“Where are you off to?” Derek, my manager, is surprised to see me heading out of the door wearing my coat in mid-afternoon.
“To the cinema. I’m taking the students to see the new Macbeth film.”
“Good. Ofsted likes to hear about culturally enhancing trips. You’ve completed the risk assessment paperwork, I trust?”
“Actually, Derek, I thought as it was an adult class and we are only going locally, it wasn’t necessary.”
“Not necessary! Come on, man, you know better than that. They didn’t create that 10-page risk assessment form for nothing.”
“But it’s a public cinema. What risk can there be in that?”
“You’d be surprised. Let’s have a little look, shall we?” Derek punches some search terms into Google. “As I thought. Three fatal shootings in movie theatres in three years.”
“That was in America, Derek. And anyway, how can I guard against some crazy person with a grudge and a gun?”
He thinks for a moment. “Body armour.”
“Come on, be realistic. Where are we going to get 15 sets of body armour from?”
“What about those stab-proof vests we issue to staff on open days? They could wear them.”
“All right, all right, if it makes you happy.”
“Not entirely, no. Look at this next search result. Apollo Theatre, 2013. The ceiling fell in, injuring more than 80. Have you thought about protecting against something like that?”
“You know, I haven’t.”
“Exactly. That’s why the form’s there. Now, just nip over to construction and borrow 15 hard hats. At least it’ll look as if we’re trying.”
“Trying it certainly is,” I say with a sigh.
Derek collects the vests while I pick up the hats. “Good. We’re getting there, but there’s still one more result you need to consider.”
I lean over his computer. He is looking at a report of the 2002 Moscow theatre attack in which more than 100 hostages were killed. “Terrorist outrage,” he says. “Have you thought what you’d do if armed terrorists took over the cinema?”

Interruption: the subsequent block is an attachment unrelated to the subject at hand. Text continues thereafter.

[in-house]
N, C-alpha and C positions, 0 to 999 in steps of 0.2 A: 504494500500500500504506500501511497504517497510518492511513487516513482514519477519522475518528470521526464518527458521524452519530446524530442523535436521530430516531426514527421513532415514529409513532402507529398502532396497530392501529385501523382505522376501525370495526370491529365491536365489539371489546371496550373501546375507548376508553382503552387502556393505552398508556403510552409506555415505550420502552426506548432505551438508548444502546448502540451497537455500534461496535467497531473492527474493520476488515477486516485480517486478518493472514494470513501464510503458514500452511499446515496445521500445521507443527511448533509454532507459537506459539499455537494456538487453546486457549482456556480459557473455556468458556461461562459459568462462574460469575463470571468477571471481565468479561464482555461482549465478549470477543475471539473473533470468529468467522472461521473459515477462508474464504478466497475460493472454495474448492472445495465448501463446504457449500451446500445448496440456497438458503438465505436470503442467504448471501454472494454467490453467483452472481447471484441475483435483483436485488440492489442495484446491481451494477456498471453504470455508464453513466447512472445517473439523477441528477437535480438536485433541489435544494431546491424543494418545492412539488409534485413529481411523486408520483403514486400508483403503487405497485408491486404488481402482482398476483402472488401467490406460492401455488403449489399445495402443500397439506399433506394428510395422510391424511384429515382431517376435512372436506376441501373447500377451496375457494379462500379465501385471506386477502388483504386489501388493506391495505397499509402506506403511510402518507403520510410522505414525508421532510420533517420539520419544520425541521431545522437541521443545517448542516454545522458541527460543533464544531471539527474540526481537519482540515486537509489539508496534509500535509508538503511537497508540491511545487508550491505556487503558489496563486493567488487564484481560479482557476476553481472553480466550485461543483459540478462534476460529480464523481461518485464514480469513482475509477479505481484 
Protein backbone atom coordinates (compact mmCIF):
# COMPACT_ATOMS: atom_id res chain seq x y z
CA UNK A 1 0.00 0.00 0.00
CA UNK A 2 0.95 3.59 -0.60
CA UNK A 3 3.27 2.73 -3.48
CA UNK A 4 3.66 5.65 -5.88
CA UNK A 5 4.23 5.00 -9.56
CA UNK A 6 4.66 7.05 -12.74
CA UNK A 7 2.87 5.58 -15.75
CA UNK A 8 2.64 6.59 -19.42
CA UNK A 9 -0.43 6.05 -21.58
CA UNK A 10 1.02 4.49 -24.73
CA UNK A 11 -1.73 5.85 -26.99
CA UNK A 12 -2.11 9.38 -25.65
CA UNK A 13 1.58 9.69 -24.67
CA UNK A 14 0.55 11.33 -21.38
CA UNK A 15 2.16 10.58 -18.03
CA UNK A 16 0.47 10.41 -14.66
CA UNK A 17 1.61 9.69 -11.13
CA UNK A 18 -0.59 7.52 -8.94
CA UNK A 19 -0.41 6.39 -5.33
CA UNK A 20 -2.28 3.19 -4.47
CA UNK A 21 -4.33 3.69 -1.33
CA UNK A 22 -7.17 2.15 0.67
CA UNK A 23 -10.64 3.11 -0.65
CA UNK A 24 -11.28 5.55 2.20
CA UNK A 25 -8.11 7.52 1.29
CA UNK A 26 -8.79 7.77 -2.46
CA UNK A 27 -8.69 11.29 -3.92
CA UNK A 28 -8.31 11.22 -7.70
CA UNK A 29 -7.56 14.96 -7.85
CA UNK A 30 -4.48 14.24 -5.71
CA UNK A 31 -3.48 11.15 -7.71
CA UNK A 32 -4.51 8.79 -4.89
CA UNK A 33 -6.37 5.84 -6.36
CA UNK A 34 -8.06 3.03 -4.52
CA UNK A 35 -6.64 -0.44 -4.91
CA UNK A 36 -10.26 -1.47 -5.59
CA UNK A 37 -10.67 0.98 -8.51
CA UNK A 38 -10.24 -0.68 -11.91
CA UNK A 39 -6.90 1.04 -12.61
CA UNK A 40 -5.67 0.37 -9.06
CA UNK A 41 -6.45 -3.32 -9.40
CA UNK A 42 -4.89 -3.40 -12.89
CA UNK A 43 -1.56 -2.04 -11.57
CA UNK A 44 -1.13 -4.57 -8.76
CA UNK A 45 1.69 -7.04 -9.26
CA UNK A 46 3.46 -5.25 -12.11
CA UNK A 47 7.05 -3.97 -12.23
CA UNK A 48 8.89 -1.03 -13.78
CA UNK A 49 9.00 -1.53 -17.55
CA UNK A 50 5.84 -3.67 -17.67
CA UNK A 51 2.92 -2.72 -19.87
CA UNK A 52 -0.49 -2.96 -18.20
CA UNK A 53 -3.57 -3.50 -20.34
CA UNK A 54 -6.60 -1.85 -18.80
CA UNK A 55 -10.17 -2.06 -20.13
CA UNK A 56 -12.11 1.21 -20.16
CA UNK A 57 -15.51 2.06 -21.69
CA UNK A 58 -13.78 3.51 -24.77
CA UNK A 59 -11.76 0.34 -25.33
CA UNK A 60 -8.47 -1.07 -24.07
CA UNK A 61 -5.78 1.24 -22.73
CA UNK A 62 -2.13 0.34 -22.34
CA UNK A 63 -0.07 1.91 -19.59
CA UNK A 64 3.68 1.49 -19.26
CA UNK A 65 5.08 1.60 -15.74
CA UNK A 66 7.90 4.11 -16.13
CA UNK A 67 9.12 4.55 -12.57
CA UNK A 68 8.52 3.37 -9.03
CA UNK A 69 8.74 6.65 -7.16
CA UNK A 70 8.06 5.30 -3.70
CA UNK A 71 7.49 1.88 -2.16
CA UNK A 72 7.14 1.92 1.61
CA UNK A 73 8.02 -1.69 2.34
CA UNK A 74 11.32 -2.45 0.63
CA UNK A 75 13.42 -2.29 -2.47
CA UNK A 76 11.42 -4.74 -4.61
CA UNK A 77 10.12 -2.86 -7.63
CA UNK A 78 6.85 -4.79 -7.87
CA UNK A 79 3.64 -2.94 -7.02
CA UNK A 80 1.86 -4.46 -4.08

I peer at the screen again. “Most of those hostages died as a result of the gas the Spetsnaz special forces pumped into the theatre as part of the rescue,” I say.
“And what makes you think the SAS wouldn’t have access to exactly the same gas?”
“So what are you saying, Derek? That I should kit them all out in gas masks as well?”
“Army surplus store. In the high street. I think the department funds could run to that.”
I sigh again and head for the high street.
Vest, Mr President
“Excellent, excellent,” declares Derek, as he inspects the students in their vests, helmets and gas masks, all ready for an afternoon’s entertainment.
“Even the president of the United States isn’t this well-protected,” I observe as we all file out into the corridor.
“Hang on, hang on,” Derek calls in panic. “Wasn’t Abraham Lincoln assassinated in a theatre?”
Stephen Jones is a lecturer at a further
education college in London
How management can ease the burden on lecturers
College lecturers tend to complain as a matter of course about the amount of paperwork they have to complete.
One of the problems is that almost all the initiatives come from on high, sometimes even from outside the college. These are then applied right across the institution without any consideration of either their applicability or the other good ideas that are being implemented at the same time.
Thus, no one looks at the totality of the lecturer’s admin workload and the impact it might be having on their real work: planning, teaching and marking.
The risk assessment form is a case in point. If you’re taking a group of 16-year-olds on a canoeing trip to Iceland, then trying to anticipate any hazards is clearly a good idea. Forcing an art history teacher to do the same if they are taking an adult group to a gallery, however, demonstrates the foolishness of the one-size-fits-all mentality.
Enlightened managements might like to consider setting up a committee with teaching staff (not managers), which would take evidence from colleagues about excessive admin tasks and then act on the results.
Many will be surprised at how long the list is.